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By 2gifts
January 7, 2008

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I worked this weekend in part on estimating retirement income needs...

We plan to retire in about 6-8 years when the kids finish college. That will make us 56/57-58/59, and is well within our plans, so I have been doing our retirement planning for some time. What I've done that has been helpful is to write down our current spending, and then make estimates in retirement based on that so that I can have a feel for what we will need per year in retirement. For us, that works out to be my current salary.

I have done things like assume the mortgage is paid, but have reallocated the mortgage payment to medical expenses because we will have to provide our own medical insurance.

I have eliminated the college savings for the kids, but reallocated a fair chunk of that to travel expenses so that we can go visit them frequently.

I have cut back the grocery budget, but seriously increased the dining out category.

I have moved some of the current discretionary child spending over to our own entertainment category as golf is expensive, and that's what we like to do.

Although we will most likely downsize when the kids move, and even in this market, we will most likely see the maximum tax-free profit, I do not count that anywhere in my plans because we do have to live somewhere, and we may choose to trade this house in for 2 smaller houses, so there may be no cash left from the house to fund our retirement. You may want to consider something similar instead of assuming you'll have cash from the house sale if you want to be more on the conservative side.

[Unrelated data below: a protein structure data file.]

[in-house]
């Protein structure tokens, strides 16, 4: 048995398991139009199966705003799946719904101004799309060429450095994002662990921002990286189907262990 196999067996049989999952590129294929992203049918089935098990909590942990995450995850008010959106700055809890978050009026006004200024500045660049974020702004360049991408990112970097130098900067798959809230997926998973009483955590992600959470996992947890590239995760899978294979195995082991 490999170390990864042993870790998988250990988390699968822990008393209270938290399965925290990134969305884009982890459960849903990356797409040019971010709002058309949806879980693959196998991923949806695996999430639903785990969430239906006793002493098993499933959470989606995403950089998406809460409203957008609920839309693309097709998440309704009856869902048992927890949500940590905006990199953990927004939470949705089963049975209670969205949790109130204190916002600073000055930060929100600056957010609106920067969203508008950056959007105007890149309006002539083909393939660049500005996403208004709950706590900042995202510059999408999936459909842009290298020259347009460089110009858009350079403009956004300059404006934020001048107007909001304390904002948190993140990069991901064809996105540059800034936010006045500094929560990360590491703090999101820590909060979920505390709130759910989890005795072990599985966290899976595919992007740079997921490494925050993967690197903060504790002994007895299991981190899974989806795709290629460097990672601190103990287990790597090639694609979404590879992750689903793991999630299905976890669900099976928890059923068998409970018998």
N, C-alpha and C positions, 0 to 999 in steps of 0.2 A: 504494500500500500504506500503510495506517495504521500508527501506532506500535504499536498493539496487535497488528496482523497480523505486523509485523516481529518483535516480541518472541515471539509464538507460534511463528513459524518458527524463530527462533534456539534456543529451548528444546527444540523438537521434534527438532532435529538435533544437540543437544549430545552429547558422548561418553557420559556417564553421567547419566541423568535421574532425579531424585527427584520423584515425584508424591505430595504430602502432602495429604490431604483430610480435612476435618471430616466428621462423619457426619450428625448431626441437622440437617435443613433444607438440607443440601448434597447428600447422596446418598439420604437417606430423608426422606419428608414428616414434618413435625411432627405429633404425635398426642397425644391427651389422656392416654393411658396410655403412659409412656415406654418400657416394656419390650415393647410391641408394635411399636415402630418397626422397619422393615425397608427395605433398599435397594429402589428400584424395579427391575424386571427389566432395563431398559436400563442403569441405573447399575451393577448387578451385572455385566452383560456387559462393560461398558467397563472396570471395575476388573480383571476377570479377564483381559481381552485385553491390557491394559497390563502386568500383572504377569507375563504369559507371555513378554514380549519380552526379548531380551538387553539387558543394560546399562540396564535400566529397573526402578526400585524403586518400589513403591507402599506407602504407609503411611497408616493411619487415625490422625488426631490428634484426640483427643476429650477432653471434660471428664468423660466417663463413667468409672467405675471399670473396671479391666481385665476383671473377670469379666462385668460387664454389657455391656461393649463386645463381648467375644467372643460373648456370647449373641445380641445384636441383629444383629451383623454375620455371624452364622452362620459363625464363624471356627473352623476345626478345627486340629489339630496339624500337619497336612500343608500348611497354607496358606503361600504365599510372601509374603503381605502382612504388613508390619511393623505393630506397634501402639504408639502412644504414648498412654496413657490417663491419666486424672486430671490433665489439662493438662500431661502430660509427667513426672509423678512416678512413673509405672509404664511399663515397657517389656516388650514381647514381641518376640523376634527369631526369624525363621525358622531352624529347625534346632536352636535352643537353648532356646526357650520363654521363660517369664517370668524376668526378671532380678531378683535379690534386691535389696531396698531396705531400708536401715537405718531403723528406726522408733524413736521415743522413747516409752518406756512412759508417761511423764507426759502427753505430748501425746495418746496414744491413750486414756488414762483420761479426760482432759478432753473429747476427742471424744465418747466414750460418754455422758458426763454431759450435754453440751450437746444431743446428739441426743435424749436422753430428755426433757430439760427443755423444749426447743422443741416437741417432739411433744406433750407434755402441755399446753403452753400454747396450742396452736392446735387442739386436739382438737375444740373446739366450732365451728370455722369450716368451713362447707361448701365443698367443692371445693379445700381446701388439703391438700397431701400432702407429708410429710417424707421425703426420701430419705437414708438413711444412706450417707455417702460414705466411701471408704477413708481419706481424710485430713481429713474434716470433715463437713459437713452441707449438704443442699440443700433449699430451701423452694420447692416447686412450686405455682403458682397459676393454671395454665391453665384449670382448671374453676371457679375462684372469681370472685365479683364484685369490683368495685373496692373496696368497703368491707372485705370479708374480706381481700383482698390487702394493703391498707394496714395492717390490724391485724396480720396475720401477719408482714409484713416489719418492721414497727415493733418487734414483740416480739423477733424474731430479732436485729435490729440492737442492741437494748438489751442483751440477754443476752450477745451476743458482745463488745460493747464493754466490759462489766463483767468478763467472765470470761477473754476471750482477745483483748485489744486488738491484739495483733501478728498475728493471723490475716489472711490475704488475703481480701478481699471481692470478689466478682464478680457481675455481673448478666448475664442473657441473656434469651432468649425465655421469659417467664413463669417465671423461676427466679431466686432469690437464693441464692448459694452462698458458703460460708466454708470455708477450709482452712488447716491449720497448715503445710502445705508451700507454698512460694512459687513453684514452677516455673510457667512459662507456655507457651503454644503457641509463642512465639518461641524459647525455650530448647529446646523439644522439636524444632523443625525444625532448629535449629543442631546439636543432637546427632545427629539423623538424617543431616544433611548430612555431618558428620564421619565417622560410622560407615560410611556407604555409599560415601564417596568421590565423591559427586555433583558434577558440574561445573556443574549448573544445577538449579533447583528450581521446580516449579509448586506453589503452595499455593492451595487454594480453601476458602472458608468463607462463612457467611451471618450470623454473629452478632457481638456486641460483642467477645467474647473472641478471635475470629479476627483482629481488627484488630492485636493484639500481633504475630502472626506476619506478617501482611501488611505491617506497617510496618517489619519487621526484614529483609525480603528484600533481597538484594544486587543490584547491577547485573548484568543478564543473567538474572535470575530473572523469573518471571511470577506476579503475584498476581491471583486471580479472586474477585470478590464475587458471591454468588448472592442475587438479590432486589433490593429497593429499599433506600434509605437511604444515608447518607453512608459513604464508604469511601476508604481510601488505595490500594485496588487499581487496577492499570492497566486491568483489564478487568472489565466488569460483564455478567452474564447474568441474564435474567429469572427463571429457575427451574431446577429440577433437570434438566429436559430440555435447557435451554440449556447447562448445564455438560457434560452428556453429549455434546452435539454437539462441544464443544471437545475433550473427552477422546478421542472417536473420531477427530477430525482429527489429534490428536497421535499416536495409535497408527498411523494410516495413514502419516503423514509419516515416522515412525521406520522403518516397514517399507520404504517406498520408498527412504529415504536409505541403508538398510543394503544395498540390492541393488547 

I think if you do something similar, you will have a good feel for what you spend now, and what you may spend later. I don't know if this is what you have done, but thought it worth suggesting as I have found this exercise to be very worthwhile in helping us to plan our retirement needs. I keep this in a Excel spreadsheet and do update at least annually.

You are fortunate if you get any sort of pension. Neither DH nor I will get a pension, so we have to provide all our retirement income. There may be Social Security for us, but we cannot fully collect until we are 67 1/2 anyhow, and by then, I wouldn't be surprised at all to see it being means tested, so I don't count on it at all. You are much closer, so your Social Security benefits will most likely be there, though they may change over time. I'm not as sure as you on the pension since those have been known to go away and lose benefits. It wouldn't be the first time that a company decreased their pension payouts and eliminated things such as medical benefits, so I'd recommend taking that into account as a possible scenario when doing your planning.